Jeroen Doorenbos


Jeroen Doorenbos

Founder Gomibo Group

Founder Verifai (SaaS company).


Belsimpel is an online store in cell phones and subscriptions. The company operates in fifteen countries, has seven hundred employees and achieved sales of €424 million in 2021.

Can you describe the beginning of

I was twenty-one and studying medicine in Groningen. Together with roommate and namesake Jeroen (law and philosophy student), we started selling internet dongles through the website with €1000 cash each in 2006. Dongles were small devices that allowed you to connect a laptop to mobile Internet back then. We were both still students, had lots of time and energy and no commitments yet. Three years later, we were the largest in mobile Internet for laptops. The target audience ranged from vacationers who wanted to email home to business users.

Why we had started doing business? We had time to spare and were entrepreneurial. And we thought it was cool to do something together, the doctor and the lawyer, how nice is that. We didn’t have so much of a financial motivation. I think it is a risk if you go into business with the goal of getting rich. That is not the right motivation. Because you have to work very hard to achieve something. I see it around me, entrepreneurs are just working really hard. My associate and I had a lot of fun doing what we did. We had fun together, were and still are true friends. I advise all entrepreneurs to join the other founders in going out to dinner, skiing or doing something else regularly. It’s good to step back and look at your business with fresh eyes. Then you come to new insights.

We complement each other well as entrepreneurs. My associate is more short-term focused, operationally and commercially strategically strong, I am more long-term focused, strategy, new business, ICT and finance.

Entrepreneurship to get rich is not the right motivation.

What made you become successful with Belsimpel?

Frankly, success depends in part on chance. You have to have a certain amount of luck. So it was a coincidence that we complement each other so well, that we are complementary. But a few factors can be pointed out. Thus, we have always developed all the software ourselves.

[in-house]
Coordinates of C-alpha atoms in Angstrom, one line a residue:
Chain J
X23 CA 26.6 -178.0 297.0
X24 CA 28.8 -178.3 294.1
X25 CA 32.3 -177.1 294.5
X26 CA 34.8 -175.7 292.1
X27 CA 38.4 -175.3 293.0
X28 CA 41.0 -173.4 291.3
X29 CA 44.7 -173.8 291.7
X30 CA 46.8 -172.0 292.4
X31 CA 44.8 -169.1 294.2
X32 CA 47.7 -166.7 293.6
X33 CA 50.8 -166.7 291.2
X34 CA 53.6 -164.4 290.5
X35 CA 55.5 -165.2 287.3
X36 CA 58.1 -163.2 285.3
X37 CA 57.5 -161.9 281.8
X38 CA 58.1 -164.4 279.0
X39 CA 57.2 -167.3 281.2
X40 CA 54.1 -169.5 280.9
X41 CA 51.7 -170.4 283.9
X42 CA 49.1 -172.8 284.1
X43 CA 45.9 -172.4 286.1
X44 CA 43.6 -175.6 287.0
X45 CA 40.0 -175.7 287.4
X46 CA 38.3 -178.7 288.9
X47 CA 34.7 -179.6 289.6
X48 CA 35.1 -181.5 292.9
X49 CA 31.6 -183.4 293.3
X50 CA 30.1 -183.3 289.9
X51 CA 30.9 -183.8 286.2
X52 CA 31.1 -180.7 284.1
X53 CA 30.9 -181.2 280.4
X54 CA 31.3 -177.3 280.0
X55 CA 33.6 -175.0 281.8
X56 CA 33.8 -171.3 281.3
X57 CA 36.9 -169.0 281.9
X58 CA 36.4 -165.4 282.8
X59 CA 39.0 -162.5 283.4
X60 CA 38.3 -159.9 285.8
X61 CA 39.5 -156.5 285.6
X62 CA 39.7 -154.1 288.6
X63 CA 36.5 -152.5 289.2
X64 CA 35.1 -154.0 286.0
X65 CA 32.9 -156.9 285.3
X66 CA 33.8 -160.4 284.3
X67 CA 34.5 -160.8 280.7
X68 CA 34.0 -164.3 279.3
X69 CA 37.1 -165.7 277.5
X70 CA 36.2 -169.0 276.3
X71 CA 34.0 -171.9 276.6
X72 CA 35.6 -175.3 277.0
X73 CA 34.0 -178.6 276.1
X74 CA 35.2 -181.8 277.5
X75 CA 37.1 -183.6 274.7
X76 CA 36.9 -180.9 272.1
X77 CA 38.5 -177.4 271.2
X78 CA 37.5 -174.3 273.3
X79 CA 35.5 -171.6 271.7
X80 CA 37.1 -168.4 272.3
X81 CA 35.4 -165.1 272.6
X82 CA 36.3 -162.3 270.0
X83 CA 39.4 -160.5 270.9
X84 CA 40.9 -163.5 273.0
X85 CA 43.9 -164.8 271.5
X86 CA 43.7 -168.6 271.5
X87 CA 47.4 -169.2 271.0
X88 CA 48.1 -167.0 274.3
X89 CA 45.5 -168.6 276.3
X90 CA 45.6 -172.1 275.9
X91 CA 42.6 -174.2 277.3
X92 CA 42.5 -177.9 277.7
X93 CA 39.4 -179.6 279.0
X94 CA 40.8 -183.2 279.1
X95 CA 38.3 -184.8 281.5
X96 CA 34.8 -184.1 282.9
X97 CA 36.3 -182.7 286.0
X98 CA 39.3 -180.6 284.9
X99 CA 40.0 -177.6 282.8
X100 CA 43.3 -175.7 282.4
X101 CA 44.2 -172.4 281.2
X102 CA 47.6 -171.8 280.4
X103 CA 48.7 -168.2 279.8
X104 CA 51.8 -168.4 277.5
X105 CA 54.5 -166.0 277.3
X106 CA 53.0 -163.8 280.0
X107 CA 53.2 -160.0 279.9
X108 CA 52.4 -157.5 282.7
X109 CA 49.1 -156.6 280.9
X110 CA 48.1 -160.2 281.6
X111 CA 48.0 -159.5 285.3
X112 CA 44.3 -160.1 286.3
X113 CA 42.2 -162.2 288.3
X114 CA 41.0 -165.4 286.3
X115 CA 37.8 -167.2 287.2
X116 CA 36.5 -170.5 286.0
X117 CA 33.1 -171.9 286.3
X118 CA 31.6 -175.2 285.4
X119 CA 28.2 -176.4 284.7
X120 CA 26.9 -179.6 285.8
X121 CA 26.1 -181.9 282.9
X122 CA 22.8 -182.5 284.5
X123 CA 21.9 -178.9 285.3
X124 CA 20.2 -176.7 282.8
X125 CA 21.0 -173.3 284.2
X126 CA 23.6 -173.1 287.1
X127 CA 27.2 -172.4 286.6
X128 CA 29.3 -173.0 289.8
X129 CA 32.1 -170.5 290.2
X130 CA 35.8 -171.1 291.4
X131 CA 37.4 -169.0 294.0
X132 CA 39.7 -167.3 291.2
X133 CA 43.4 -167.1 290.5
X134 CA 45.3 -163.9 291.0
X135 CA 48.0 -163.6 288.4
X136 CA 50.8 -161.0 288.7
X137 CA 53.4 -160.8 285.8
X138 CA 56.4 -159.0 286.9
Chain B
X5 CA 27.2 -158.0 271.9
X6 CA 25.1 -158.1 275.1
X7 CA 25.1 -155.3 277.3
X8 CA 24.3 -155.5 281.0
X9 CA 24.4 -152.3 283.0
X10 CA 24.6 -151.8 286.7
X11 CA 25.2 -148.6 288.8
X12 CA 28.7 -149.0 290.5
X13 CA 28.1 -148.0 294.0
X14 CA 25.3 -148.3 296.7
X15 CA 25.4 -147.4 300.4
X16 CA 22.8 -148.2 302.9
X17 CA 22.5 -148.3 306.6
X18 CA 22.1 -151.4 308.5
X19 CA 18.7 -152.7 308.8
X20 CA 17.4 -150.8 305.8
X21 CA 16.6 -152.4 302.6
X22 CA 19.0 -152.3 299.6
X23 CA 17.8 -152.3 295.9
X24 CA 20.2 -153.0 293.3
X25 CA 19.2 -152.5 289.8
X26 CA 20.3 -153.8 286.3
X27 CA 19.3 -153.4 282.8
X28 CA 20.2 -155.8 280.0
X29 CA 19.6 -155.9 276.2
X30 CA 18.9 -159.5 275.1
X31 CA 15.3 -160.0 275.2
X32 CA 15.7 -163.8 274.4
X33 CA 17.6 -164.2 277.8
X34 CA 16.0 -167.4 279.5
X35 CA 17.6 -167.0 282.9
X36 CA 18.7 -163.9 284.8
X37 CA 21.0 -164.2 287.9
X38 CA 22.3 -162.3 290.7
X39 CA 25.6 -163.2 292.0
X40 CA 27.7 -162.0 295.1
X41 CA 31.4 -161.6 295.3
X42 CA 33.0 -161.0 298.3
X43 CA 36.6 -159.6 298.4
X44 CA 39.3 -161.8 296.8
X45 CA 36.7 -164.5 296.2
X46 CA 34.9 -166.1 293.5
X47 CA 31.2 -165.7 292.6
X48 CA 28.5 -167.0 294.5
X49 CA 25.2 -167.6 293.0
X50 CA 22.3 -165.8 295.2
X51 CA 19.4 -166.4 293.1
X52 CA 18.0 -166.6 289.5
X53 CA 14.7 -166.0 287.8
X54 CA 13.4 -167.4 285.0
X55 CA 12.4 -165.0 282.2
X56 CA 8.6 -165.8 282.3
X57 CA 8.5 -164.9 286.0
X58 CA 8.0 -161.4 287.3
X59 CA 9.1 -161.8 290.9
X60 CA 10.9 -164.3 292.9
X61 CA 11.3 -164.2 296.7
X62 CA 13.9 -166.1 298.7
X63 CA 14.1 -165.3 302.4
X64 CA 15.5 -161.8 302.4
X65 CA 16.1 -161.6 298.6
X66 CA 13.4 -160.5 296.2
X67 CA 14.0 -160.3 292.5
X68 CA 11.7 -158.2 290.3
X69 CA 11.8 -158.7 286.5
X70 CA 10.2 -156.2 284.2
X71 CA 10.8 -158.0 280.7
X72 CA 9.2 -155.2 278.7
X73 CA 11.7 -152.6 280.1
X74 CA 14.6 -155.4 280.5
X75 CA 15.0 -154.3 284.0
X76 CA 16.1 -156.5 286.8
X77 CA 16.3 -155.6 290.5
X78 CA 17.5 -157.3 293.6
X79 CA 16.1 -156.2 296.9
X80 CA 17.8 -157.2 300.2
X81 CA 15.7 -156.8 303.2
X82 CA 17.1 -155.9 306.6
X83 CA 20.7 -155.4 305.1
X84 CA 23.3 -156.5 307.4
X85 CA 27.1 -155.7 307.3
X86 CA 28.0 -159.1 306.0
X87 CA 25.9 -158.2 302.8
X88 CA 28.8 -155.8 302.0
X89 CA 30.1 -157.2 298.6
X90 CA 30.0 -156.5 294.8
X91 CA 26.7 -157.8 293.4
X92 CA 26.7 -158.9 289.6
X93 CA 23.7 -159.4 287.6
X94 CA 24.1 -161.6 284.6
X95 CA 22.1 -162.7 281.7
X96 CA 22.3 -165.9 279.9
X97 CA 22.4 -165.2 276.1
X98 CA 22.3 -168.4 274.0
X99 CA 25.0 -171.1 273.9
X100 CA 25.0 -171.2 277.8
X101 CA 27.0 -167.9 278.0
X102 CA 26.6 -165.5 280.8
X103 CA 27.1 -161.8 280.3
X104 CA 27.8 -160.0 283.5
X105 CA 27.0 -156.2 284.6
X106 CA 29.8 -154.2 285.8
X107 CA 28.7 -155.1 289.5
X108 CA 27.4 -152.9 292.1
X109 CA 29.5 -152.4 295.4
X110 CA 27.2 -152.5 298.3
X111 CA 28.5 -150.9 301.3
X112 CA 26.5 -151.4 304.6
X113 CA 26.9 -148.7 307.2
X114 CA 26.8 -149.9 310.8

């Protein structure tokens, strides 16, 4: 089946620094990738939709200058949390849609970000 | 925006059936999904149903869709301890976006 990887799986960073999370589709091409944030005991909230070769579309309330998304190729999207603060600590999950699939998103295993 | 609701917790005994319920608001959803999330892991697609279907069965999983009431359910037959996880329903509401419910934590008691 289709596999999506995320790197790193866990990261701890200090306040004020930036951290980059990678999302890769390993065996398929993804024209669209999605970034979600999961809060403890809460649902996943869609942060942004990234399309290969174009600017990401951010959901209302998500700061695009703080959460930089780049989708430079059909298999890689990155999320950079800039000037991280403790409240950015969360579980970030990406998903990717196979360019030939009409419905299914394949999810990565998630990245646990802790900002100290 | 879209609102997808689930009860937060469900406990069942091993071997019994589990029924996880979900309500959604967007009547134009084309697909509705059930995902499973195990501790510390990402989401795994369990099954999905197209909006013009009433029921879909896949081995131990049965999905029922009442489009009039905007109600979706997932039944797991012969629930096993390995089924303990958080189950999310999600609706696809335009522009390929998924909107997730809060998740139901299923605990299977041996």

We have a certain curiosity and drive to solve problems. You must want to explore new things and perhaps be a tad stubborn. When a problem arises in our business, which happens continuously, I start thinking how best to solve this problem. For that, I take inspiration from the best companies in the world. For example, I learned a lot from reading management literature. One book I can recommend is Work rules by Laszlo Bock. There is a solution to every problem. The information is there for the taking. Therefore, read many (management) books.

A second book I can recommend is High output management by Andrew Grove.
A key success factor is our drive to want to continuously improve. We think it’s cool to keep reinventing our company and ourselves. It gives a thrill when you get positive feedback from employees and customers when you have found a new solution. It gives us a lot of energy to solve problems.

We think it's cool to keep reinventing our company and ourselves.

From selling dongles, we have evolved into a complete, independent web store for cell phones and subscriptions. First only online, later also through seven of its own physical stores. Originally, we developed all the software ourselves, purely for our own use. At some point we saw the added value of this software for other companies as well. For example, we launched two new SaaS companies to make the developed software also available to third parties (Verifai in 2017, which provides software for customer verification, and Gomibo in 2022, which provides a SaaS solution).

The idea for setting up separate SaaS companies came from looking closely at other successful companies. Amazon was ironclad in hosting and put the service in a separate company to make it available to other companies. Thus was born Amazon Web Services (AWS), now accounting for billions in sales. It inspired us to do something similar with our own software.